thinking of a PhD

posted
05-Aug-11, 22:54
edited about 3 seconds later
Avatar for Liamdobro
posted about 9 years ago
Hello,
I have just finished my undergraduate degree in International Politics and International History. I am going on to do my Msc in International History.

In the last few months I have been considering a PhD. I have been back and forth about the idea...sometimes taking it seriously, others times I see it as a passing fancy.

What advice do you have for me, in deciding whether or not to go for a PhD? Clearly, a good start is to talk to existing academics, which I have started to do. I have also been given contact details for a number of current doctoral students and recent doctoral "graduates" by a professor who is a friend.

I really don't expect to be able to go start my PhD in the academic year 2012-13, as I imagine sorting funding to be a complicated and drawn out process?

Thanks in advance,

Liam
posted
05-Aug-11, 23:17
Avatar for Mackem_Beefy
posted about 9 years ago
I did a blog ages back (recently a few minor updates) that tries to answer some of the more common questions members of the public and potential students might ask.

http://www.wearthesis.talktalk.net

Hope it's of help to you.

Ian (Mackem_Beefy)
posted
06-Aug-11, 00:10
Avatar for HazyJane
posted about 9 years ago
Ian's link is very helpful.

Just to add my tuppence-worth I think the main points for consideration are:
- Why do you want to do this? You need to be sure in your mind what your motivations are or else you'll get half way through and be wondering how you got there.
- Do you think you would be suited to the kind of studying a PhD involves. I'm guessing a PhD in history can be quite isolating, so you need to work out whether you will enjoy the lifestyle.
- Do you have a project/area in mind? How will you go about identifying a suitable supervisor?
- How will you secure funding or self fund?
- Will a PhD help or hinder your job prospects? Are the lost earnings worth it? This has always been a concern in academia but is increasingly so, with post doc positions becoming more competitive and the job market outside being over saturated. Make an honest appraisal of this, get advice, and not just from overoptimistic professors who will sell you the dream.

Finally, consider that the PhD qu is not necessarily just a yes/no qu. 'Not yet' is an equally valid answer. Maybe getting a year or two's work under your belt first might help you clarify a project proposal, open up other sources of funding, and give you some relevant experience which aids in applying for jobs after a PhD.

Good luck
posted
06-Aug-11, 14:51
Avatar for Liamdobro
posted about 9 years ago
Thank you both, that's given me a lot to think about.
posted
06-Aug-11, 18:05
Avatar for Mackem_Beefy
posted about 9 years ago
Quote From hazyjane:

Ian's link is very helpful.

Just to add my tuppence-worth I think the main points for consideration are:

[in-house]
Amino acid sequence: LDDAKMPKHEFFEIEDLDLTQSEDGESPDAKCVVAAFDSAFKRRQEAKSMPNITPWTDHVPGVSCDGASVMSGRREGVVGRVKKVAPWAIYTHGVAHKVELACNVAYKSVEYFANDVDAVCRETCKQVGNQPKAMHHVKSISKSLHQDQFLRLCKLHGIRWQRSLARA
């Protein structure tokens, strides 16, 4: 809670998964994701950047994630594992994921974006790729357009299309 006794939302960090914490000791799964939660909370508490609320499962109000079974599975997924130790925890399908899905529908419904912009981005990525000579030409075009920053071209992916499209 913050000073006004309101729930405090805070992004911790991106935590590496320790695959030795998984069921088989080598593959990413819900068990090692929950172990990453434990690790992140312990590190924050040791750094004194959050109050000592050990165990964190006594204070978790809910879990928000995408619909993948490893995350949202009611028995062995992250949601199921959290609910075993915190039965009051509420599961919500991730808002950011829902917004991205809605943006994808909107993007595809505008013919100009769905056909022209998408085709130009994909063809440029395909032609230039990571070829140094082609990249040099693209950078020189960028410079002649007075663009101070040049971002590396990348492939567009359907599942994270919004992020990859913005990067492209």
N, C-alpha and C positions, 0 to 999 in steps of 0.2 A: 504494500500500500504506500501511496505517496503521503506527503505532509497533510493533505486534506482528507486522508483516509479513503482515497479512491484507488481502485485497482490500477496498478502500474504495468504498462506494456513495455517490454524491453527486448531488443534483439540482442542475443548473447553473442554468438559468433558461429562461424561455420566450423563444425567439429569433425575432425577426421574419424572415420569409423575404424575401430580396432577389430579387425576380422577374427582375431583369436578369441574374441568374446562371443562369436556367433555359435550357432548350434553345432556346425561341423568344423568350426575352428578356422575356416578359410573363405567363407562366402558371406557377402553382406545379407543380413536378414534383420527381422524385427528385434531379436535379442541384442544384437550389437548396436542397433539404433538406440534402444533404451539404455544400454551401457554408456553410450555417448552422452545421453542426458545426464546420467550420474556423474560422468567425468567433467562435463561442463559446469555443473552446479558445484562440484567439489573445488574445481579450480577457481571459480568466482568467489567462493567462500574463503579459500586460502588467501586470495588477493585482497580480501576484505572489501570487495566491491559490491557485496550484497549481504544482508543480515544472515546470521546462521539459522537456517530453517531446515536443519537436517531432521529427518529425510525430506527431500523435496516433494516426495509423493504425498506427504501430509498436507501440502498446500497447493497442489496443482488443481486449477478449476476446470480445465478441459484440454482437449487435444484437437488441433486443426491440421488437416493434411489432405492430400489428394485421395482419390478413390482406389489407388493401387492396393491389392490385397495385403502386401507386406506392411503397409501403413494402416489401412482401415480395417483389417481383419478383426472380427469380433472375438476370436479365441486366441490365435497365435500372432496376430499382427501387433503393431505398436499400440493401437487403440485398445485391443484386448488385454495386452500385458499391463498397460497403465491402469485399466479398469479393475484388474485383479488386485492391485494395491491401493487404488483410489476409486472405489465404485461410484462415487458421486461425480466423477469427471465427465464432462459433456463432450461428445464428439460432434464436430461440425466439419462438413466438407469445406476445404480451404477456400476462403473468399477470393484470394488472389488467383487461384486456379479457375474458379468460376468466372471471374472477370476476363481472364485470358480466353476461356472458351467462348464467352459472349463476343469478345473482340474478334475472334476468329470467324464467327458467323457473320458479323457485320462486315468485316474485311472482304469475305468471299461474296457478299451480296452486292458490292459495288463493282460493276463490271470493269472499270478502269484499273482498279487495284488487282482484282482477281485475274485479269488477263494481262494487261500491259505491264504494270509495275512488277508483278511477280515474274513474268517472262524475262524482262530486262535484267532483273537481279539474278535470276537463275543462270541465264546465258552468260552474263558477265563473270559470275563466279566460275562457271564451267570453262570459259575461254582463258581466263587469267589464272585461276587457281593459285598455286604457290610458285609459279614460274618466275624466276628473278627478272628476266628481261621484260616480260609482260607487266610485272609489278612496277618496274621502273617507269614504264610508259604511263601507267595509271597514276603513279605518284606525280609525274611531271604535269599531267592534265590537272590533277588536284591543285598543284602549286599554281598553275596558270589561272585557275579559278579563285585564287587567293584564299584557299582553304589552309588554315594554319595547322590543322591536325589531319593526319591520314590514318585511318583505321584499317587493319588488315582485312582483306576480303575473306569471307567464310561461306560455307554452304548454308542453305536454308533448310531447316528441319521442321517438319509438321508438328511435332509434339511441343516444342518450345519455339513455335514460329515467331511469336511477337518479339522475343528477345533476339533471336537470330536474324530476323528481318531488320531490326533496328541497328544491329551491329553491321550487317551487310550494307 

- Why do you want to do this? You need to be sure in your mind what your motivations are or else you'll get half way through and be wondering how you got there.
- Do you think you would be suited to the kind of studying a PhD involves. I'm guessing a PhD in history can be quite isolating, so you need to work out whether you will enjoy the lifestyle.
- Do you have a project/area in mind? How will you go about identifying a suitable supervisor?
- How will you secure funding or self fund?
- Will a PhD help or hinder your job prospects? Are the lost earnings worth it? This has always been a concern in academia but is increasingly so, with post doc positions becoming more competitive and the job market outside being over saturated. Make an honest appraisal of this, get advice, and not just from overoptimistic professors who will sell you the dream.

Finally, consider that the PhD qu is not necessarily just a yes/no qu. 'Not yet' is an equally valid answer. Maybe getting a year or two's work under your belt first might help you clarify a project proposal, open up other sources of funding, and give you some relevant experience which aids in applying for jobs after a PhD.

Good luck



Hmm, I'm thinking about a few updates to the blog and there's food for thought there. I also think I'm going to slightly revise the supervisor and examination bits, as there's one hec of a lot of people having problems in those areas.

A final amendment may possibly be a link to the page from a few days ago I posted about as regards individual University pass rates. There are some places out there that really need to get their acts together.
posted
08-Aug-11, 10:12
edited about 26 seconds later
by AndyP
« Moderator »
Avatar for AndyP
posted about 9 years ago
Hi Liamdobro

It sounds like you're taking the right approach and talking to current doctoral students will certainly help you get a better idea of what you're letting yourself in for. There's plenty of advice and guidance about doing a PhD on FindAPhD, which I hope will be useful to you. You can also search for PhD opportunities in history there as well.

Good luck.
posted
16-Aug-11, 14:37
edited about 3 seconds later
Avatar for griffinalice29
posted about 9 years ago
You must give a serious thought about doing about PHD; after all it will all depend on you. You must understand that while doing you will wholly and solely responsible for making PHD a success. Thus whatever hard work and days you would spend should have fruitful results. I know some PHD entrant who tried PHD but in the middle of it they left it and had wasted their years of career.
posted
16-Aug-11, 16:06
edited about 8 seconds later
Avatar for Mackem_Beefy
posted about 9 years ago
======= Date Modified 16 Aug 2011 16:11:34 =======
I've added potential funding bodies for different fields of study now to Question 7 in my below blog (link reposted for convenience).

http://www.wearthesis.talktalk.net

Ian (Mackem_Beefy)

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